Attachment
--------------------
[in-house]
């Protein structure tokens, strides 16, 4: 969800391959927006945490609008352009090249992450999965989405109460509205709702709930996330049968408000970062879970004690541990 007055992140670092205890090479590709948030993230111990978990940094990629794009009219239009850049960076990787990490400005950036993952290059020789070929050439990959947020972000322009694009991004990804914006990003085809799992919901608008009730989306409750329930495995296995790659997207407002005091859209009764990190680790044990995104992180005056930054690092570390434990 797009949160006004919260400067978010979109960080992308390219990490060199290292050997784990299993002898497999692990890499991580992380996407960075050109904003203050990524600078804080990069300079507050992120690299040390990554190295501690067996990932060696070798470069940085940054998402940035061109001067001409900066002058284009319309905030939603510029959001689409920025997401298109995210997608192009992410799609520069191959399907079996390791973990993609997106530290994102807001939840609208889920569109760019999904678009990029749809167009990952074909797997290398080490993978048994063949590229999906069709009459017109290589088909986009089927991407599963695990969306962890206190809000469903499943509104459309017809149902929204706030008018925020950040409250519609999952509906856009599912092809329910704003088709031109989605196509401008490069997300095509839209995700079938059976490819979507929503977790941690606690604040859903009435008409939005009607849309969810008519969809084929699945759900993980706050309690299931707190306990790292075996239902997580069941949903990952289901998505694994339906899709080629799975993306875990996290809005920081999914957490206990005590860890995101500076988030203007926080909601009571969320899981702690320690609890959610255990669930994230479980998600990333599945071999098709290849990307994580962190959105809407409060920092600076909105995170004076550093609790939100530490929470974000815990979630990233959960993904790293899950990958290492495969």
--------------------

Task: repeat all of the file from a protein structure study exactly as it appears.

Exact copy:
[in-house]
């Protein structure tokens, strides 16, 4: 969800391959927006945490609008352009090249992450999965989405109460509205709702709930996330049968408000970062879970004690541990 007055992140670092205890090479590709948030993230111990978990940094990629794009009219239009850049960076990787990490400005950036993952290059020789070929050439990959947020972000322009694009991004990804914006990003085809799992919901608008009730989306409750329930495995296995790659997207407002005091859209009764990190680790044990995104992180005056930054690092570390434990 797009949160006004919260400067978010979109960080992308390219990490060199290292050997784990299993002898497999692990890499991580992380996407960075050109904003203050990524600078804080990069300079507050992120690299040390990554190295501690067996990932060696070798470069940085940054998402940035061109001067001409900066002058284009319309905030939603510029959001689409920025997401298109995210997608192009992410799609520069191959399907079996390791973990993609997106530290994102807001939840609208889920569109760019999904678009990029749809167009990952074909797997290398080490993978048994063949590229999906069709009459017109290589088909986009089927991407599963695990969306962890206190809000469903499943509104459309017809149902929204706030008018925020950040409250519609999952509906856009599912092809329910704003088709031109989605196509401008490069997300095509839209995700079938059976490819979507929503977790941690606690604040859903009435008409939005009607849309969810008519969809084929699945759900993980706050309690299931707190306990790292075996239902997580069941949903990952289901998505694994339906899709080629799975993306875990996290809005920081999914957490206990005590860890995101500076988030203007926080909601009571969320899981702690320690609890959610255990669930994230479980998600990333599945071999098709290849990307994580962190959105809407409060920092600076909105995170004076550093609790939100530490929470974000815990979630990233959960993904790293899950990958290492495969």